There are three certainties in life: death, taxes and wild weather.
So said a publication by the Bureau of Meterology, titled Stormy Weather: A century of storms, fire, flood and drought in NSW, which collected a history of furious weather event around the state throughout history.
Among them, the text described the Bulahdelah tornado, which struck the area south-west of Forster on January 1, 1970.
Tearing winds and cricket ball-sized hail ripped through the Bullahdelah State Forest, near the small Hunter town of the same name, leaving a 22-kilometre-long wake of destruction.
The tornado was said to have been “probably more intense than any other documented in Australian literature at that time,” according to Stormy Weather.
More than one million marketable trees were damaged or destroyed.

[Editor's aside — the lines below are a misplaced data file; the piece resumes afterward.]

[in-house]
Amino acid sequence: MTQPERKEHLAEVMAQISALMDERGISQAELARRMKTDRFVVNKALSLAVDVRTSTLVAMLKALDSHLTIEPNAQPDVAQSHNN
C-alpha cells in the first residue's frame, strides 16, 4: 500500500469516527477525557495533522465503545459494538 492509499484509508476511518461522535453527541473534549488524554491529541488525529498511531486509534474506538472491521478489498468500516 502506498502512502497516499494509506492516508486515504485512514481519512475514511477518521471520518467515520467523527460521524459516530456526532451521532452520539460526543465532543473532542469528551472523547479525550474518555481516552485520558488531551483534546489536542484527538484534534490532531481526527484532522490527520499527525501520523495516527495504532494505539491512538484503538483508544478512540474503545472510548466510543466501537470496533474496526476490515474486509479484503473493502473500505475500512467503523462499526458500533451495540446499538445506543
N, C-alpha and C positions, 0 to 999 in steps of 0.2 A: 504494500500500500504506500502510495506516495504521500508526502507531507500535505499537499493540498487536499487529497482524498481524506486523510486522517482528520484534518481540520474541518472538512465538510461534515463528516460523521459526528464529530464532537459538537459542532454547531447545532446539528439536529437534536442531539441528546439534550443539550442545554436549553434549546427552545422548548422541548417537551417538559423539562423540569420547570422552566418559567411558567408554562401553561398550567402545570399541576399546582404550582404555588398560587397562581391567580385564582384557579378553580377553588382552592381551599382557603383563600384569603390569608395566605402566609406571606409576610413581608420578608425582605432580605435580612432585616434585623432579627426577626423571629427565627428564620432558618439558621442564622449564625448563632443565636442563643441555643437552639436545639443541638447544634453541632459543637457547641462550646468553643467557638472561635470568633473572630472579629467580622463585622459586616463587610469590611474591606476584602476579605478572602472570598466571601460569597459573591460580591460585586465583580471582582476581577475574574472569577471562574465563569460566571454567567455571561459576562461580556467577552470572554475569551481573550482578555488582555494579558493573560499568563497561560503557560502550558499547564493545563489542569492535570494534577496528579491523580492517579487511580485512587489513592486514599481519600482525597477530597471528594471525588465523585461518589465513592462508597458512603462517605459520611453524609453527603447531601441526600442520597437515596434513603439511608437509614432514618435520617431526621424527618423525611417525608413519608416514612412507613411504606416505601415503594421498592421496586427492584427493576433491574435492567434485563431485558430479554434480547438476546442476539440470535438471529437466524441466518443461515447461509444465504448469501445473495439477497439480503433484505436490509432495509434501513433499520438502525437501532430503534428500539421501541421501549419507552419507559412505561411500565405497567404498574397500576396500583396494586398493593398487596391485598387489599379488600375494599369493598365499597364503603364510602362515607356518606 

The Hunter Valley has historically been a regular place for powerful wind storms and hurricane-like weather events.
The storm that ran the Sygna aground at Stockton in 1974 measured wind gusts up to 165 kilometres per hour, the smaller storm that saw the Pasha Bulker run aground in 2007 recorded gusts up to 124 kilometres per hour. Though they are typically associated with the United States, data from the Bureau of Meteorology has suggested that Australia has recorded more than 1200 of the high intensity wind storms observed globally over the past two-centuries.